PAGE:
Operation Adam Bomb : Arrests of Creators, Operators of Online Secret Narcotics Marketplace
April 16 (Los Angeles) - Federal, state, and international law enforcement authorities have arrested eight people who all face federal drug trafficking and money laundering charges stemming from their creation and operation of a “secret” on-line narcotics market place – known as the “The Farmer's Market” – which sold a variety of controlled substances to approximately 3,000 customers in 34 countries and 50 states.
“The drug trafficking organization targeted in Operation Adam Bomb was distributing dangerous and addictive drugs to every corner of the world, and trying to hide their activities through the use of advanced anonymizing on-line technology,” said Briane M. Grey, DEA Acting Special Agent in Charge. “Today's action should send a clear message to organizations that are using technology to conduct criminal activity that the DEA and our law enforcement partners will track them down and bring them to justice.”
This morning, law enforcement authorities in Lelystad, Netherlands arrested lead defendant, Marc Willems, at his home. Yesterday, law enforcement officials in Bogota, Colombia, arrested the second defendant, Michael Evron, a United States citizen who lives in Argentina, as he was attempting to leave Colombia. The remaining defendants, Jonathan Colbeck, Brian Colbeck, Ryan Rawls, Jonathan Dugan, George Matzek, and Charles Bigras were arrested at their respective homes in Iowa, Michigan, Georgia, New York, New Jersey, and Florida.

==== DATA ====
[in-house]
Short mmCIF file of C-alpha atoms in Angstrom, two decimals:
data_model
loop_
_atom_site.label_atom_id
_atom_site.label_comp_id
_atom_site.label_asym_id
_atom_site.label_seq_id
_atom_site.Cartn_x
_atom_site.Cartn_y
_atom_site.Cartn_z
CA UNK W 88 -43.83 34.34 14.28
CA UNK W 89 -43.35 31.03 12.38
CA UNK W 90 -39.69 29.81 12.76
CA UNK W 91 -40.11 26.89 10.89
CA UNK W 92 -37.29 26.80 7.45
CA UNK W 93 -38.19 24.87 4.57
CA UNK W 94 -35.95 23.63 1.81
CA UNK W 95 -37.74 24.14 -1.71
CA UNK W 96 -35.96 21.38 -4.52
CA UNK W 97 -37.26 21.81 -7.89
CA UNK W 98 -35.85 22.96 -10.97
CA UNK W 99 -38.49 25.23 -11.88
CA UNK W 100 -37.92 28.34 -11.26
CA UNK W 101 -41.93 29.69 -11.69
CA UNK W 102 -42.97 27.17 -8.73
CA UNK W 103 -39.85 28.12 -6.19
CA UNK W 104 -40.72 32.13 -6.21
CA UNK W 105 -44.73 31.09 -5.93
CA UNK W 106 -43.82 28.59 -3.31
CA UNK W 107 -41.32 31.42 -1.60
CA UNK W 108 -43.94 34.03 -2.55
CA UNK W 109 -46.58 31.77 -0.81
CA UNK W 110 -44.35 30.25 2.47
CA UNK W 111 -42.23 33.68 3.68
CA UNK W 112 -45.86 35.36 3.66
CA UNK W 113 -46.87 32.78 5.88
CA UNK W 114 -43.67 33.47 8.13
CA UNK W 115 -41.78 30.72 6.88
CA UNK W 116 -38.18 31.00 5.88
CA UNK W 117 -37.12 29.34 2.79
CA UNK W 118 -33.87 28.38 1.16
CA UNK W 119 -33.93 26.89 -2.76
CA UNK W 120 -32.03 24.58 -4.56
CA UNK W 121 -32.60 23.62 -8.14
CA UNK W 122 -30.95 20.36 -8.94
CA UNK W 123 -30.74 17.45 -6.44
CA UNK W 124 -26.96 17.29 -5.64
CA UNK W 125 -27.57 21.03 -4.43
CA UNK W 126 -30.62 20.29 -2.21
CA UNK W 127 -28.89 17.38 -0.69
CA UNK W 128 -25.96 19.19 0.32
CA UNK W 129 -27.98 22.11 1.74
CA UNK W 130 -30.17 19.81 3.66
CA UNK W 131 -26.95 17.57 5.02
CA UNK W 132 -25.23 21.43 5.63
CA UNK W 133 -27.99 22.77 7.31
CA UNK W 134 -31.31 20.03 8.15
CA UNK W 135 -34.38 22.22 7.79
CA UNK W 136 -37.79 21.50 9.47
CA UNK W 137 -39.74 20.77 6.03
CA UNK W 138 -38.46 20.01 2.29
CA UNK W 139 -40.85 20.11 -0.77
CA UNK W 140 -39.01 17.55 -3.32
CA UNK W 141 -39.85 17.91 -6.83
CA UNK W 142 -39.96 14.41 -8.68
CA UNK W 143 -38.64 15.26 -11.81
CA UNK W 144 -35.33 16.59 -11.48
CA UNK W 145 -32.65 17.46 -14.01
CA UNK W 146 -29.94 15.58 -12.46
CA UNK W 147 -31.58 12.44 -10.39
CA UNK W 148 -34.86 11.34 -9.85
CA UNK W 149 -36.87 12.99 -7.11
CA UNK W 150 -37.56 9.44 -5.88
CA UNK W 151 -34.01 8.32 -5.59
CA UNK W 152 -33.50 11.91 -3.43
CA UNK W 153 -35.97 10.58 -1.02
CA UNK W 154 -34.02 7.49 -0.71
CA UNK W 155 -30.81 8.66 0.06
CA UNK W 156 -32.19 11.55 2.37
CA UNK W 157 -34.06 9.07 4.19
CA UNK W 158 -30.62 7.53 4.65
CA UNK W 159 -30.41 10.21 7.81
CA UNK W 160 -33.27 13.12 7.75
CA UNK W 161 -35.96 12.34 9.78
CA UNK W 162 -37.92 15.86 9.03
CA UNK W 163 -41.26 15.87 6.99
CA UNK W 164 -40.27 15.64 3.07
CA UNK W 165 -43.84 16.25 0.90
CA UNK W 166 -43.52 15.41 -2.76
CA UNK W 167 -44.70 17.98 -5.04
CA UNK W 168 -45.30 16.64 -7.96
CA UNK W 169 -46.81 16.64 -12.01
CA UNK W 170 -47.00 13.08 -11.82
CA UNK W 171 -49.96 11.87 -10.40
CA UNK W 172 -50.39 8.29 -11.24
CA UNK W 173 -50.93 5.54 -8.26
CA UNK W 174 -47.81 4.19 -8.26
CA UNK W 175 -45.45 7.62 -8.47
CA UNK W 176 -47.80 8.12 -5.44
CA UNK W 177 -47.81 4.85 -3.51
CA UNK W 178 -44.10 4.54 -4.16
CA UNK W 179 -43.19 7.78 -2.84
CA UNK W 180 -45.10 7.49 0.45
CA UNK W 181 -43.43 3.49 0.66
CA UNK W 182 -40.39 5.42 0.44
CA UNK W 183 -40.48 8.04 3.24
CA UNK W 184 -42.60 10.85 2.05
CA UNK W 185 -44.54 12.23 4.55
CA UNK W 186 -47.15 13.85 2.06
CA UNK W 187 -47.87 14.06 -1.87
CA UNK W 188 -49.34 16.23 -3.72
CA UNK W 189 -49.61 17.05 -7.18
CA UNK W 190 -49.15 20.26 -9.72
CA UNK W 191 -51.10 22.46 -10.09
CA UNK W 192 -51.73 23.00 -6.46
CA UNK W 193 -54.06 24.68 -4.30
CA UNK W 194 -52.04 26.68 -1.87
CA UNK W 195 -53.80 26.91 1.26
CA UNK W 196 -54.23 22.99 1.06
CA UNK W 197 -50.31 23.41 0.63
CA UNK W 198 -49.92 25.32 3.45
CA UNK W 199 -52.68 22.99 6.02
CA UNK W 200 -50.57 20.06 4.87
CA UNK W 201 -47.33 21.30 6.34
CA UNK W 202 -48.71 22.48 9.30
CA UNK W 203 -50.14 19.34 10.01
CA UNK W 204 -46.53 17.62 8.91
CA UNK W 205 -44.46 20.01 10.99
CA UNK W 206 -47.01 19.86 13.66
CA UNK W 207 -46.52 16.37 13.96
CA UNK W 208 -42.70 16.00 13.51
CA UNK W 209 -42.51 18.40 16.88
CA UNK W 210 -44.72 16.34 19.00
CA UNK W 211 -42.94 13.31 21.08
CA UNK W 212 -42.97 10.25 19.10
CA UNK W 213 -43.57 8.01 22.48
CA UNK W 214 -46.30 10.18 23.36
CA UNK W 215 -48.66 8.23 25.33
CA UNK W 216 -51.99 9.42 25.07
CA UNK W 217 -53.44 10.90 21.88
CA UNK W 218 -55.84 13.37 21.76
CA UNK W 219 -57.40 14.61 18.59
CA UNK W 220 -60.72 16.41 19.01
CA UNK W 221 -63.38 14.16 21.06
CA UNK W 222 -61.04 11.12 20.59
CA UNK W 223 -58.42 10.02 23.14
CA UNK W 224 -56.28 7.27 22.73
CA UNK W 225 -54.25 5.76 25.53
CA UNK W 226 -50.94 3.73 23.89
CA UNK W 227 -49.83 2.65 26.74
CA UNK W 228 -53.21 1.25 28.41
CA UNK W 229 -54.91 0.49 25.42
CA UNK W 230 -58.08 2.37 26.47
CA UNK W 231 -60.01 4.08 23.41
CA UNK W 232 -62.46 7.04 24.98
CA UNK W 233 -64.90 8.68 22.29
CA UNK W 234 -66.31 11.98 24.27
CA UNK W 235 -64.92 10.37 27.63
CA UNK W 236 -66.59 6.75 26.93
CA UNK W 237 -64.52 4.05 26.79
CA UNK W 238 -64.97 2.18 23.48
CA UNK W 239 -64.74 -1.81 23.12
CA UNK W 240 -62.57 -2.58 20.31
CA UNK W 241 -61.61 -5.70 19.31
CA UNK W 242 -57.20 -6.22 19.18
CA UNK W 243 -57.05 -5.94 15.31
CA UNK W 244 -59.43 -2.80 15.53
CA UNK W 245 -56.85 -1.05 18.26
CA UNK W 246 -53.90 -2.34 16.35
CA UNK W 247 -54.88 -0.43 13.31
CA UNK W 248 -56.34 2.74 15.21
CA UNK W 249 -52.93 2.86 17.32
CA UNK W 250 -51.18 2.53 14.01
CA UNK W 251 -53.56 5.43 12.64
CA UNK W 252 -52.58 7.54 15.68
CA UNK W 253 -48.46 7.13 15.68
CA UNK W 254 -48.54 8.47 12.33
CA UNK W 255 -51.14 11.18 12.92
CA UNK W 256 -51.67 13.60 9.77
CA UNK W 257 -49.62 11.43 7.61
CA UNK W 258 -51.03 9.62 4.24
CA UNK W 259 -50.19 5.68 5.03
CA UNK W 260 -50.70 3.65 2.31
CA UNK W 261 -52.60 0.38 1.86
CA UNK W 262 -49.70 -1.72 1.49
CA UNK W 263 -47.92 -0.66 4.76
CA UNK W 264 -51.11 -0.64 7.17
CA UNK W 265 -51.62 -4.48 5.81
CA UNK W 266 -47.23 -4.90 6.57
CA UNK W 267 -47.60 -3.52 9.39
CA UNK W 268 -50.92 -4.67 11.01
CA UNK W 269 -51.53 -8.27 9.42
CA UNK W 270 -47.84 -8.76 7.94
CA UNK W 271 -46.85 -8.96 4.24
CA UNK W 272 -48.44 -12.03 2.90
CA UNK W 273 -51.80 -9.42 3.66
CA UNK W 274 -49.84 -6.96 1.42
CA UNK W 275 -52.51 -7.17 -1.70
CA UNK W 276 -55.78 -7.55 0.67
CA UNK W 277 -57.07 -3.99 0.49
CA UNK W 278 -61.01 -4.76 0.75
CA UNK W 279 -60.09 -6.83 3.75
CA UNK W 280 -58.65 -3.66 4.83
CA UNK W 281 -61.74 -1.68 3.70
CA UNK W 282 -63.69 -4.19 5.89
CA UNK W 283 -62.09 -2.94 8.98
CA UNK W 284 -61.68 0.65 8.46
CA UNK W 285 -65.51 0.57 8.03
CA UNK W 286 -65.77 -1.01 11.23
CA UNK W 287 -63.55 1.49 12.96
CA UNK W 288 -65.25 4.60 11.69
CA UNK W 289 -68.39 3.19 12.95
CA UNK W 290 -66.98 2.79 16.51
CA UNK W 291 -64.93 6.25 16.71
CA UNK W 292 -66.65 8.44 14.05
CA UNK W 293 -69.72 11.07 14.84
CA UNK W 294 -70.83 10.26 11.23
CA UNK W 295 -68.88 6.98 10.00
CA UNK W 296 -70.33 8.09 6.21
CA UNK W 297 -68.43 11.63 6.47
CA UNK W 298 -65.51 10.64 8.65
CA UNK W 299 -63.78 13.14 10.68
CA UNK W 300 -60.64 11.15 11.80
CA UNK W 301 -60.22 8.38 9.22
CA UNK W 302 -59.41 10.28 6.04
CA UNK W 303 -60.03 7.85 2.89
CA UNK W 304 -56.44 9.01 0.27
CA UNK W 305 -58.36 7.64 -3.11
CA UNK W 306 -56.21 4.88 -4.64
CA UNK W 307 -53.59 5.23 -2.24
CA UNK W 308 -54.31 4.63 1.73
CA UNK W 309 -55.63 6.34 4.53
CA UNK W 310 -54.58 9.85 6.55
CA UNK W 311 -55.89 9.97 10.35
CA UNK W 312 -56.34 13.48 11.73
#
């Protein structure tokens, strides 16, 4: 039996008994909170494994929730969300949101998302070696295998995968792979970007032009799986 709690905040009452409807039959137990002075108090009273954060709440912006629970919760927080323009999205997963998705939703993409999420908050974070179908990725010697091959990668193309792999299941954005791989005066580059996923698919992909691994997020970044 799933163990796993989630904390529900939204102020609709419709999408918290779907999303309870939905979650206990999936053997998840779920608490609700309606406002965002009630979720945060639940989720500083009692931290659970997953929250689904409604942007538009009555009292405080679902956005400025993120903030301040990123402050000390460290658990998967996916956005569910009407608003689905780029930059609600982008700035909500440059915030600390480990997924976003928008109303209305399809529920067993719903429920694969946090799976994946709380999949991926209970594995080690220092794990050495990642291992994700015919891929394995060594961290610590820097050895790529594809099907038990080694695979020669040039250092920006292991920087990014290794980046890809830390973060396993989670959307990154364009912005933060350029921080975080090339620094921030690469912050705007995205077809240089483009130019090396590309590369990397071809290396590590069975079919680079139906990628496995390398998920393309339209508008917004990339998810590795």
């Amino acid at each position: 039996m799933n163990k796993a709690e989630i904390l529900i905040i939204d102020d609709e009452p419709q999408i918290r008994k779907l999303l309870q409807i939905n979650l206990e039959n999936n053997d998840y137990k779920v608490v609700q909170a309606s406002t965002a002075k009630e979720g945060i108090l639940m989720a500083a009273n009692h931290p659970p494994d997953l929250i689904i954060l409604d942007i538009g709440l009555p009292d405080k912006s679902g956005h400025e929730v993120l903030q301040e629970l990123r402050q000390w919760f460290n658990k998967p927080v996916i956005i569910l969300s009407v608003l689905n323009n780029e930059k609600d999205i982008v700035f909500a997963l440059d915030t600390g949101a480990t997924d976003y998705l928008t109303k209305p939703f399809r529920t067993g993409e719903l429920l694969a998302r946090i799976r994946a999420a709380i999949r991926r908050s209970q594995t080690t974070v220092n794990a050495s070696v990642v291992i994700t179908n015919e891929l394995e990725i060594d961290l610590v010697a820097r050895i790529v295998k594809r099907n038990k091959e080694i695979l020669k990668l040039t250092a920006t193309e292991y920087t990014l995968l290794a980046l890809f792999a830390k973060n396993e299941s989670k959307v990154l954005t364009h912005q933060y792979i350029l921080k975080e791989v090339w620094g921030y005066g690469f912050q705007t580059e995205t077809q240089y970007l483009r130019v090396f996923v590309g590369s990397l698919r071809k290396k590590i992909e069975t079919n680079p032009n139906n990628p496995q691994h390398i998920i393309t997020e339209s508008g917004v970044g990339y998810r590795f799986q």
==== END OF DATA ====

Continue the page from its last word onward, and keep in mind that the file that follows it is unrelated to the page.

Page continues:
The 66-page indictment, unsealed today, was the result of “Operation Adam Bomb,” a two-year investigation led by agents of the DEA Los Angeles Field Division, with significant assistance by the Netherlands Regional Police Force Flevoland, prosecutors from the International Legal Assistance Center North East Netherlands, United States Department of Justice’s Office of International Affairs, the DEA’s country office in Hague, and the United States Postal Service. The arrests of the defendants took place due to the cooperation and assistance of the Scottish Crime and Drug Enforcement Agency, the Colombian Central Directorate of the Judicial Police and Intelligence, Migracion Colombia, the United States Postal Inspection Service, and Federal/State/Local authorities in New York, Iowa, Georgia, Florida, New Hampshire, Pennsylvania, Michigan, and New Jersey.